That was my point, basically: people have a misunderstanding of their relationship to the actual ministry of the priest.

ytc said...

Father, no one is saying limit or neglect that kind of service. What we are saying is that, rather than focus on it to its own end, if a parish instead focuses primarily on the liturgy and the Eucharist, then these aspostolates and ministries will happen and become fruitful naturally and of their own accord through supernatural inspiration and fulfillment.

Rather than a parish being akin to a secularist community organizer a la Barack, a parish must allow the liturgy and the Eucharist to BE its community organizer.

Focus on the liturgy and the Eucharist and things will take care of themselves. Perhaps not to our preconceived liking, but things will work out well in the end.

Gene said...

When I spoke to the RCIA group this year...a group coming from Protestant churches and accustomed to the kind of frenetic, hyper-participatory activity those churches encourage...I told them that I would wish for them a more mature faith than one needing those kinds of self-indulgent, self-congratulatory reinforcements.
I agree with ytc and Marc that there is too much of that sort of thing most places, and St. Jo's is mild compared to some (I have often scratched my head over the handrails). Hey, ya'll...
"Be_still_and know that I am God."

Anonymous 2 said...

I have a couple of questions that I suspect Father is in the best position to answer:

(1) Isn’t some of the lay participation centered on the Church itself partly at least a resource issue? Would it be too great a burden on our priests and deacons to take on certain tasks currently performed at the church by the laity? If so, and we want priests and deacons to undertake them, presumably we need to ordain more priests and deacons.

(2) Wasn’t the handrail installed at St. Josephs so Monsignor Cuddy, and others for whom steps can be treacherous, would be safe?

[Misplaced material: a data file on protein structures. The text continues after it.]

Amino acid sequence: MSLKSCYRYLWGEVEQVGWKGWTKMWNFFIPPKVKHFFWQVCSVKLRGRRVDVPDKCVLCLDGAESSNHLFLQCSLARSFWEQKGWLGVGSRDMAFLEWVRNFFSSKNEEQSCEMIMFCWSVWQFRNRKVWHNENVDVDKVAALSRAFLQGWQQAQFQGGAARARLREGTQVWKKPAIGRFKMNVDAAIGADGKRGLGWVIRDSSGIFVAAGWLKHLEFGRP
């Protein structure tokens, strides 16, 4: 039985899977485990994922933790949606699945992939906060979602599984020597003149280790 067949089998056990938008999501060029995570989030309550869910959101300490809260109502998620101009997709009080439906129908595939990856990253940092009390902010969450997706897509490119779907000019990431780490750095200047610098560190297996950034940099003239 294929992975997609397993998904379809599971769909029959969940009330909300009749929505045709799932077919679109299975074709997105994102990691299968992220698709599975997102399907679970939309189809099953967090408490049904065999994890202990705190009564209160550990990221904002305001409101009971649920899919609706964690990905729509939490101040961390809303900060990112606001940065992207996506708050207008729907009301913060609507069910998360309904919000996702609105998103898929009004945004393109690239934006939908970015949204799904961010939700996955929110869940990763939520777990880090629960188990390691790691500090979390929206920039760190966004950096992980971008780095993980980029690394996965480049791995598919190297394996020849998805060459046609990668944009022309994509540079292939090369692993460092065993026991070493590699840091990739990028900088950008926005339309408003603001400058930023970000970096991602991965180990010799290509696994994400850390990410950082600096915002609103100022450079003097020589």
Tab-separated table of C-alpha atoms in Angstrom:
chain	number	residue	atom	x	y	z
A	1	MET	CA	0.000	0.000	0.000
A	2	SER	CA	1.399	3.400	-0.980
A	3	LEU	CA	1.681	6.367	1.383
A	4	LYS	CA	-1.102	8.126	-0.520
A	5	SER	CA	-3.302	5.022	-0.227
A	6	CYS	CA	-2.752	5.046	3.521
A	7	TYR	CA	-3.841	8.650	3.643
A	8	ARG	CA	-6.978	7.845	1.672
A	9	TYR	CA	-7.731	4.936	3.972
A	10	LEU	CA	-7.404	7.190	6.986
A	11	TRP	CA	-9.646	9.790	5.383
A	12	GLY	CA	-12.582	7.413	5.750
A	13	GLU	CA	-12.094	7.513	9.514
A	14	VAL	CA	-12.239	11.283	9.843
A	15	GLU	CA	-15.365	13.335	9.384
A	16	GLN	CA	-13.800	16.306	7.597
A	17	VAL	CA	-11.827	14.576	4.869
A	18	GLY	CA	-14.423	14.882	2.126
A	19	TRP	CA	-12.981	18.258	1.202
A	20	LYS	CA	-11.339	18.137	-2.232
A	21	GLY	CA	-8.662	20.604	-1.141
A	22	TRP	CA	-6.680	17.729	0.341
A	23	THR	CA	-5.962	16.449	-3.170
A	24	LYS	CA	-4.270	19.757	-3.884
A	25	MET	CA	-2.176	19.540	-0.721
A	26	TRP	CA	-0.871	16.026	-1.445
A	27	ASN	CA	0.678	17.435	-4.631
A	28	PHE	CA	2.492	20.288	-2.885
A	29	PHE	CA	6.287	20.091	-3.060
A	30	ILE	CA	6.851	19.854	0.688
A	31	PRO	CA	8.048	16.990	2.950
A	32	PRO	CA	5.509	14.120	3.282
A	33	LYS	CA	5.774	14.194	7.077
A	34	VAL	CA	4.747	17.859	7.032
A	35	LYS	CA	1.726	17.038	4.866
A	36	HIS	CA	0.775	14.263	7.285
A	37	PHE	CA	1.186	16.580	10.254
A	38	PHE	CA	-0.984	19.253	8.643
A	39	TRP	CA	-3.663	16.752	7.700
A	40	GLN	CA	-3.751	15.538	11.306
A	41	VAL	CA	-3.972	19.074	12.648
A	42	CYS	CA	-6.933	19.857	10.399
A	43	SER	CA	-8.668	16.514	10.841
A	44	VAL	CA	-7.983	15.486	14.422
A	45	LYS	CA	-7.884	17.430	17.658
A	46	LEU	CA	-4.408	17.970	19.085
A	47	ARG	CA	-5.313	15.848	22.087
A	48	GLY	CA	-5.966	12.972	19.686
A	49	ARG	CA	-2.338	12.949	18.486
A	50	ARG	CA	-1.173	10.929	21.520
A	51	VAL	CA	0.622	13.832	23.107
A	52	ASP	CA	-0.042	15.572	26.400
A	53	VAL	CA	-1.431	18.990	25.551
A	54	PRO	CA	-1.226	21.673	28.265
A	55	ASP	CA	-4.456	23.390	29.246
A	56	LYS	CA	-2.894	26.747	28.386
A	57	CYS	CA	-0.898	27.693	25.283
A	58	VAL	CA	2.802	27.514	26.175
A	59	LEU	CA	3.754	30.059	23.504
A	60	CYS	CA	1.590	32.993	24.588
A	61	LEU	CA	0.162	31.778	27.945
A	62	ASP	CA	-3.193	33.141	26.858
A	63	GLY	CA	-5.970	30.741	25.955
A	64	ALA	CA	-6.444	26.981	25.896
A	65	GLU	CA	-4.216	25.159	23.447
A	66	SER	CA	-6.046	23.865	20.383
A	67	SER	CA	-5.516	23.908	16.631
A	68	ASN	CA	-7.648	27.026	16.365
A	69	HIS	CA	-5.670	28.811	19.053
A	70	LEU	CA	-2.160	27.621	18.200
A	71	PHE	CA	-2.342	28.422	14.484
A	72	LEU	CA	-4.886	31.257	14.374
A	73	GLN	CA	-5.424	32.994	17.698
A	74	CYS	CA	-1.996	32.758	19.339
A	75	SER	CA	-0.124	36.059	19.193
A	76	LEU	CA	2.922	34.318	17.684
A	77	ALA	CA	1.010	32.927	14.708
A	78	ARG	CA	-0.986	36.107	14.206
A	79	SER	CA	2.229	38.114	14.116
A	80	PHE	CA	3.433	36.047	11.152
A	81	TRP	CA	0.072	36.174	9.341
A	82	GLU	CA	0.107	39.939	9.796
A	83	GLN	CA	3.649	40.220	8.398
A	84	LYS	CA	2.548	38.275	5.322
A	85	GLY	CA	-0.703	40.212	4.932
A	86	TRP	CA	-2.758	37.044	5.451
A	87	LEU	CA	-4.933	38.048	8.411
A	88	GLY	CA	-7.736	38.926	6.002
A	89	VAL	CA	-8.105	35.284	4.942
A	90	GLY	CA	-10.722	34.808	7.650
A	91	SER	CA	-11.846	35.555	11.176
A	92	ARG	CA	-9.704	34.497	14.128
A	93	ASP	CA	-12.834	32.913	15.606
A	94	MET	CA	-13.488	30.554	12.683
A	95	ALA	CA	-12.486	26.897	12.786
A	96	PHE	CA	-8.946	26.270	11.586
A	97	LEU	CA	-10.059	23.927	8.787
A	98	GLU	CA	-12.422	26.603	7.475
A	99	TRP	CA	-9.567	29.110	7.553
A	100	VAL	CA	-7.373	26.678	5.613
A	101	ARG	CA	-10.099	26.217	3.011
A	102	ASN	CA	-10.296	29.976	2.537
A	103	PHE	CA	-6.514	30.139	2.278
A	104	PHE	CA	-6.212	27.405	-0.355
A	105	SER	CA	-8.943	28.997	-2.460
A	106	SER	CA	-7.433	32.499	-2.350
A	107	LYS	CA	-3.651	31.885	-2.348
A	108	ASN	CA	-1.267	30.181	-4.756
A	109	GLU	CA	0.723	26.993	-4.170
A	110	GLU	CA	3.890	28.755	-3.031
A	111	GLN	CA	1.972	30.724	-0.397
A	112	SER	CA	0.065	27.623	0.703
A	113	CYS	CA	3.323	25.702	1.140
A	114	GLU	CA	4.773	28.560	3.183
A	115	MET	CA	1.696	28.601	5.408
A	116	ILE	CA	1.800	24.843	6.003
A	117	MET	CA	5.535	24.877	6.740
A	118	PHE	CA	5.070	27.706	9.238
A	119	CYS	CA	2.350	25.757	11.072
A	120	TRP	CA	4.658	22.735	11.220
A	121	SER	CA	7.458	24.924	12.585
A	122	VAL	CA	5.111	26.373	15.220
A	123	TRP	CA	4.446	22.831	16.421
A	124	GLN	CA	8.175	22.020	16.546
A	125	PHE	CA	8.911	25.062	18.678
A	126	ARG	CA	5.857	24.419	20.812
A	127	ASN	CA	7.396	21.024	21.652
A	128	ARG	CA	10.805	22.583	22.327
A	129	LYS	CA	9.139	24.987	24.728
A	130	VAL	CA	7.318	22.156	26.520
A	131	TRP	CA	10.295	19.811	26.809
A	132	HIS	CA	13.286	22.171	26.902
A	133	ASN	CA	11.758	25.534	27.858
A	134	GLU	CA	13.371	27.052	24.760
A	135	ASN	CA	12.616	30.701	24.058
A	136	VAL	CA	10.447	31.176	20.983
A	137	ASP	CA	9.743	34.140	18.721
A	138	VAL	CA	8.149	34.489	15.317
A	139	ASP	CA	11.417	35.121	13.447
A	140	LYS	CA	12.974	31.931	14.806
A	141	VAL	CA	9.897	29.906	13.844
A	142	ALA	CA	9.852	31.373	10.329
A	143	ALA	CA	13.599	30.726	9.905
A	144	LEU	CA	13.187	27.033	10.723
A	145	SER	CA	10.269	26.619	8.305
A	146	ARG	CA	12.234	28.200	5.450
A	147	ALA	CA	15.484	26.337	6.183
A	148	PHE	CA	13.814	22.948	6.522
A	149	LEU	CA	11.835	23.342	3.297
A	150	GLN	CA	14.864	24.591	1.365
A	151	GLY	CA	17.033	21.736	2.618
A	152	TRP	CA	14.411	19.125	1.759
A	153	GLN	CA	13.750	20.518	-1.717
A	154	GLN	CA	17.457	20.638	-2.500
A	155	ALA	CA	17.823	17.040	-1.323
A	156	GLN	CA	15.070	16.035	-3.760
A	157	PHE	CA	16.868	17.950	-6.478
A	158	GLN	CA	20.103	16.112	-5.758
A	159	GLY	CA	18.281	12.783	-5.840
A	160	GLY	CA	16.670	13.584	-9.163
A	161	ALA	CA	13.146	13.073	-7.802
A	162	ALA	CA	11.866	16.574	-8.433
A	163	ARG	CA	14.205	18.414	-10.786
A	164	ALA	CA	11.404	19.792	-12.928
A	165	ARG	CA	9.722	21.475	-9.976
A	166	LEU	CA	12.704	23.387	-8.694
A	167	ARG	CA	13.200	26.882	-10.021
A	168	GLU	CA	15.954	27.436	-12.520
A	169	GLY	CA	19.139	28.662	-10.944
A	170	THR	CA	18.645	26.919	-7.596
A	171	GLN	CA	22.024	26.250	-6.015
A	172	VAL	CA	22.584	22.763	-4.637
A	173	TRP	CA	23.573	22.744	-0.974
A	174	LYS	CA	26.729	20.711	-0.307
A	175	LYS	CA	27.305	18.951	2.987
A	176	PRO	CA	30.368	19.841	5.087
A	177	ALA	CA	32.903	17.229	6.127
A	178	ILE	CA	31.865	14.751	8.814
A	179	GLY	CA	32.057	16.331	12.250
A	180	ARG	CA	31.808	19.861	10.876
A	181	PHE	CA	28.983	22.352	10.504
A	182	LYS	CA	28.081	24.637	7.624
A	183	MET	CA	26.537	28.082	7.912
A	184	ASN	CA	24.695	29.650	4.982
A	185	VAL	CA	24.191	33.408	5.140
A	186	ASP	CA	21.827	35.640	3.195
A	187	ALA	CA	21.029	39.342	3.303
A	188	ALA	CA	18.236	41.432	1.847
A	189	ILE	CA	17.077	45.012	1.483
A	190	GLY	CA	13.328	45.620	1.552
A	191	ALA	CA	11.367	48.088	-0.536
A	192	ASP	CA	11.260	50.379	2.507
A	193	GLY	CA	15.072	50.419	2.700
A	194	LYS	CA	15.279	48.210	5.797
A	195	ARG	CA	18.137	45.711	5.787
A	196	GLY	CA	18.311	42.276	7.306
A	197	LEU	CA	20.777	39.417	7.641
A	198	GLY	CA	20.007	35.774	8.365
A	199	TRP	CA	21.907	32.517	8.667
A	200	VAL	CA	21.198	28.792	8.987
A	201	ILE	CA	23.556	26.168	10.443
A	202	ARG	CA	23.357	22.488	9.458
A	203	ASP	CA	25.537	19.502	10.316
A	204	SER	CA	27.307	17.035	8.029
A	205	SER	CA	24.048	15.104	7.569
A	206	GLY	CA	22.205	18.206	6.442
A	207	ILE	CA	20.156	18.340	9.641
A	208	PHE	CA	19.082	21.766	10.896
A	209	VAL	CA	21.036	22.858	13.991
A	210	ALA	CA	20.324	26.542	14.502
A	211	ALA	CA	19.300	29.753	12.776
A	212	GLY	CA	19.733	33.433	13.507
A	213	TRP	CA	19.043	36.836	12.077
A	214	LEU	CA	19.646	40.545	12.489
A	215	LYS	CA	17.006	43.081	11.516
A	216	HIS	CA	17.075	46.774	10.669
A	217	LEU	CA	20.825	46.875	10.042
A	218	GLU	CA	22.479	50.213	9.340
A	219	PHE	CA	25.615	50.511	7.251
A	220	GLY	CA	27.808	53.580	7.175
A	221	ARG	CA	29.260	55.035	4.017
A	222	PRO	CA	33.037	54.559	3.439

These are not rhetorical questions. I don’t know the answers.

Anonymous said...

Quite frnakly, I don't see anything in this post to argue about.
Jesus didn't neglect the horizontal, folks. On the contrary, He made it Holy.
His ministry was filled with going TO the people and mixng with the people.

Therefore, how we are with people matters.

Parish activities outside of Mass do matter. They are a way of speading God's love that we received at Mass...a way of being a vehicle for the Holy Spirit.

Catholics are notorius for being individualistic, regardless of the style of liturgy.
Faith AND Works, folks.

Why can't we have good litugy AND good fellowship??

~SL

Anonymous said...

ytc,
Your youth is showing.

While you are not wholly wrong, those other things won't happen on their own.

Both the pastor and the parishioners have to respond to the inner prompting and make it happen.
Somebody has to take personallyresponsibilty for bringing those fruits to fruition.
Great liturgy can inspire the heart to God, so that the motive is the service of hIm, not ourself.

~SL

WSquared said...

By no means does good fellowship not matter. But we should not see the liturgy as being opposed to that, but rather what grounds it and gives it wings.

Furthermore, the horizontal aspect of Catholic fellowship isn't primarily or exclusively about us and what we do, anyway. That's primarily the work of the Holy Spirit, so I guess it's active cooperation rather than just activism.

To some degree, I can be a bit of a loner to a fault, but what that experience has indeed taught me is where the true welcome in and of the Church is: it's in Christ. I would feel "welcome" in the Church, even if parishioners were not gushingly friendly and did not go out of their way to welcome me (and it's also what would allow me to hold my nose instead of walking out of Mass in an uber-liberal parish that rubbed me the wrong way, especially if I didn't have much of a choice as to where I attended Mass).

What's at issue is where I go from there in terms of sharing that welcome with others. And I don't deny that I need a lot of work in that area.

Anonymous said...

WSquared,...well said!

ditto from me

~SL